After I added in-situ (QUE-empty) wh-words to my Russian grammar which simply go through regular head-subject and head-complement (rather than head-filler) rules, I have two new problems:
(1) no question semantics for the phrases built with such words;
(2) sentences like Who sleeps? get two parses, one using the extracted wh-word and a filler-head rule, and another using an in-situ word and the subj-head rule.
Does it sound like I need a new nonlocal feature, similar to QUE? Perhaps QUE can keep indicating that something needs to be extracted, while the new feature would indicate that something is a question but not an extracted one?
I also think that, unless we decide, somehow, that we do not want question-only semantics for in-situ words, then I need more subtypes of interrogative-clause, specifically for the in-situ phrases.
Does it sound like I am on the right track?
Apart from a separate feature which I currently assume I need for proper question semantics in in-situ questions, this would all also be in line with Ginzburg&Sag (2001). It is hard for me to compare our approach to semantics to theirs but I think their analysis works because there, some semantic things are being retrieved or kept in the ``quantifier storage’’, and I don’t understand at this point what makes them either be retrieved or stay in the storage, but that I think is how they avoid ambiguity with in-situ wh-phrases. Regular head-subject and head-complement rules are used up until the very top, but then the sentence cannot become root because there is something yet in the quantifier storage which still has to be retrieved. The in-situ-interrogative-clause rule does that, and then we have a sentence. Something like that.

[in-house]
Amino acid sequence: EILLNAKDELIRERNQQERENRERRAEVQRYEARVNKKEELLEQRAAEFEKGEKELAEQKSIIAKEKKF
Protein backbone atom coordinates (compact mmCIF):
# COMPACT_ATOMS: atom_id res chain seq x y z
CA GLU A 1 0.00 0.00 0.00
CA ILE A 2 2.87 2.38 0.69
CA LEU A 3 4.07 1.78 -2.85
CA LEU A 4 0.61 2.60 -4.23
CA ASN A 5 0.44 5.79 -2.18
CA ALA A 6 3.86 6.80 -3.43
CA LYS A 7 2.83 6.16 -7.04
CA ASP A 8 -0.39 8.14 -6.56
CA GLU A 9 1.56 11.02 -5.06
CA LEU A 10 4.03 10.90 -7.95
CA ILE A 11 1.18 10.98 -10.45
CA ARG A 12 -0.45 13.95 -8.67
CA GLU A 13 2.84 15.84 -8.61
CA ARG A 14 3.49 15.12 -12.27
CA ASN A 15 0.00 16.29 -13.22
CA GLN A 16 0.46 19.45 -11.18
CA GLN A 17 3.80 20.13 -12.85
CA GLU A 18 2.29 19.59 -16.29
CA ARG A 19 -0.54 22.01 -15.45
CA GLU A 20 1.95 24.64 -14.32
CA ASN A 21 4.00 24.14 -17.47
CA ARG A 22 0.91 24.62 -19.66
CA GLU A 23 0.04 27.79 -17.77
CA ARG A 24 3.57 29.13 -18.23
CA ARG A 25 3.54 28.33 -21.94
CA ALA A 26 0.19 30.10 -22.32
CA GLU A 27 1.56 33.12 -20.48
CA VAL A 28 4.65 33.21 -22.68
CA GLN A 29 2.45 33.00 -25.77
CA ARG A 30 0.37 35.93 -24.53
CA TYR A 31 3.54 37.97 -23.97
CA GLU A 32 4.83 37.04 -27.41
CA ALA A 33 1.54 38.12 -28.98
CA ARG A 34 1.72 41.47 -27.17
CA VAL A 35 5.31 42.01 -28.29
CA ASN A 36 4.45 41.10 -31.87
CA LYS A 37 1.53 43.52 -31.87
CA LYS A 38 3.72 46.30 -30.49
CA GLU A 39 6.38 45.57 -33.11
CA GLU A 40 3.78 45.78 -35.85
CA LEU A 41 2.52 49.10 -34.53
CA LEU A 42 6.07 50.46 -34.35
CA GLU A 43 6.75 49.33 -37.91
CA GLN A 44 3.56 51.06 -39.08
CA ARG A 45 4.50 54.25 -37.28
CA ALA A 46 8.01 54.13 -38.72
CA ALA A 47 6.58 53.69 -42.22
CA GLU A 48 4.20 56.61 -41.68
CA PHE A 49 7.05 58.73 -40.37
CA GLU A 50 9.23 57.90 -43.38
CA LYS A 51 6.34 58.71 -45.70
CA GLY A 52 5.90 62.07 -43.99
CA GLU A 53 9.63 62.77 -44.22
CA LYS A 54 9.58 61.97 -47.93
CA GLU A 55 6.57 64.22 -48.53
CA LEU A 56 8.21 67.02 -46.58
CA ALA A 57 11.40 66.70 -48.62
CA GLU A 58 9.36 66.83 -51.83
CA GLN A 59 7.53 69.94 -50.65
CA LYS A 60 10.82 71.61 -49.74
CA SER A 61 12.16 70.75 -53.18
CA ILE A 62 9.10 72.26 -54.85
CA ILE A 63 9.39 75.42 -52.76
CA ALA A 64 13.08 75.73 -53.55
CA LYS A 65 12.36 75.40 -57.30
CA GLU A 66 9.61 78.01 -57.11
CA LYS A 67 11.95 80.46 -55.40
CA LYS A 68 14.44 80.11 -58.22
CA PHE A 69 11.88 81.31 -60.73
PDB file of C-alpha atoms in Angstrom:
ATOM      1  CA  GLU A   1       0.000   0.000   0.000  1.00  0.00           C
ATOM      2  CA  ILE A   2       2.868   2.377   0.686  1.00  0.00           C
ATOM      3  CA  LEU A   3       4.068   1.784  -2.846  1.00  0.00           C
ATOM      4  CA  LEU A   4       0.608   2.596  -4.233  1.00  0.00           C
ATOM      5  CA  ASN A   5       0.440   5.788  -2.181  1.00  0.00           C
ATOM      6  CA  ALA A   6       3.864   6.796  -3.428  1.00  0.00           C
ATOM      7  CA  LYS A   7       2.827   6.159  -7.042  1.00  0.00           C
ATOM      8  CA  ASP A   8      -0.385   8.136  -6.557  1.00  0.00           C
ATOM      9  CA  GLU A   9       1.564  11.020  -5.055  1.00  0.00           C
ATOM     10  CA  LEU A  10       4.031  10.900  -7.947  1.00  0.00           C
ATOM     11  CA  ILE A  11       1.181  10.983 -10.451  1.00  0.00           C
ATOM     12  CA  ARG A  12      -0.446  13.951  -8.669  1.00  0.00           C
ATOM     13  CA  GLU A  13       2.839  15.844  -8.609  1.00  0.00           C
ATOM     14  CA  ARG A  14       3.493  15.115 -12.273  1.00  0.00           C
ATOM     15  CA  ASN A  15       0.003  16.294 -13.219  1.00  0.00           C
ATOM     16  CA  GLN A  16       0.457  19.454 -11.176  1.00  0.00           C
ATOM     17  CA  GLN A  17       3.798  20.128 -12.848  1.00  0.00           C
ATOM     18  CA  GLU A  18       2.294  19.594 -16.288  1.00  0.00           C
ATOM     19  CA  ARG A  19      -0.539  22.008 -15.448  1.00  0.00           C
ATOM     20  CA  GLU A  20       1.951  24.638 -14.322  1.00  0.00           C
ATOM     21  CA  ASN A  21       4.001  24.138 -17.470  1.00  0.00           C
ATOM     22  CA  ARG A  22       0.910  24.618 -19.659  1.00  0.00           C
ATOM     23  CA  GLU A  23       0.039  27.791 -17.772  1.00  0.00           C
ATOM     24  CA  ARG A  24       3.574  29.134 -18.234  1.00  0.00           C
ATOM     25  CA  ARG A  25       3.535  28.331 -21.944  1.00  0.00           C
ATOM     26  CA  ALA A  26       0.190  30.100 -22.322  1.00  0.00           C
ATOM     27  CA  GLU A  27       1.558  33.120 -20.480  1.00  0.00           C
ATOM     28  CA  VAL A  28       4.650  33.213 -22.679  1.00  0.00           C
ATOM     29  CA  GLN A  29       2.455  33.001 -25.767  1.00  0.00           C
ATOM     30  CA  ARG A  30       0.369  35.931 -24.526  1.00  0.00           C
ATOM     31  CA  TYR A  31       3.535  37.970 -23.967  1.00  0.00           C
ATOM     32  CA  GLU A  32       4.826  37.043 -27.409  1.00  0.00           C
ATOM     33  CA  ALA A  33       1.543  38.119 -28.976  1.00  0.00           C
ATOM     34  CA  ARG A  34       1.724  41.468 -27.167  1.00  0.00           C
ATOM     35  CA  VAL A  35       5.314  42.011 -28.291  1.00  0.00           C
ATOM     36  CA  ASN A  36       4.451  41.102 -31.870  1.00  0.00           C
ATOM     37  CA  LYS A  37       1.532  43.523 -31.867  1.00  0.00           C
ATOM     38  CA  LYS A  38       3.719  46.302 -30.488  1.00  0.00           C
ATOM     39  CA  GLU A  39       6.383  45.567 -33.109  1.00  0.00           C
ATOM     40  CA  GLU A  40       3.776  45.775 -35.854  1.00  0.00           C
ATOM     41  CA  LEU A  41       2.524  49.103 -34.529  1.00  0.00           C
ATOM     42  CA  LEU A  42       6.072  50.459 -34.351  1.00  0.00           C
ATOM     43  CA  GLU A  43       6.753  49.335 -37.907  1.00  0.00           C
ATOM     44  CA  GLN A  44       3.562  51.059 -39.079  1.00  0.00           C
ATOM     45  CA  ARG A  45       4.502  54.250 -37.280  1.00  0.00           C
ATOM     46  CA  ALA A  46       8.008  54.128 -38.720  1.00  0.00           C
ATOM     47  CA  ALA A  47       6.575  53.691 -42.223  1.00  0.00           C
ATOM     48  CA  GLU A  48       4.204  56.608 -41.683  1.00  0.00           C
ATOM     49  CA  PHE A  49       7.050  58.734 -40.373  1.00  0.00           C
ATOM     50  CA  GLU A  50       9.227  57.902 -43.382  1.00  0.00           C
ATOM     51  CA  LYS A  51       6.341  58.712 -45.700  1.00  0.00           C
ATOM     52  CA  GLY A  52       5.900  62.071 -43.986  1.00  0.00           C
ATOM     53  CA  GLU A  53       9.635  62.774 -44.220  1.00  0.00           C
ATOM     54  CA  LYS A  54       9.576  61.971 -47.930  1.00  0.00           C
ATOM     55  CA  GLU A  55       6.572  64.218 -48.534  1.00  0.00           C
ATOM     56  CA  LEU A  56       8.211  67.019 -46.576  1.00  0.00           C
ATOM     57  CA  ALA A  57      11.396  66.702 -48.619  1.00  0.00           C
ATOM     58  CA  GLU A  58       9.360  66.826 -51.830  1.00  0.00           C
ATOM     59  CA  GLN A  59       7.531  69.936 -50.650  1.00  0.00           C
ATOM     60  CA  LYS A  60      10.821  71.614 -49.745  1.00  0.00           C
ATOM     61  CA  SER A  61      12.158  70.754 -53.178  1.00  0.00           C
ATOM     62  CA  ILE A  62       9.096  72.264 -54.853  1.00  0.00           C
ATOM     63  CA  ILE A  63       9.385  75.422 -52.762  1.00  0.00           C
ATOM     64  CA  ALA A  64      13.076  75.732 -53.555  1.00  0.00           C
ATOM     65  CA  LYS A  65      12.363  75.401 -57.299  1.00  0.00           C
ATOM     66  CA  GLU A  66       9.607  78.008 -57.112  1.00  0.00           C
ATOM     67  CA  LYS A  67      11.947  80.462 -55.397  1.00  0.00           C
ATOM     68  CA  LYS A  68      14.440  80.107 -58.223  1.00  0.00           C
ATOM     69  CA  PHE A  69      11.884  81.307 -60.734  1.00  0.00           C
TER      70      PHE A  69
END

We don’t have a quantifier store, so it sounds like we’d be using some additional SLASH-like mechanism here, except we wouldn’t be using it in head-filler rules but would have an unary rule which adds question semantics to something that has a non-empty list of this kind and makes the list empty, after which the sentence can fire?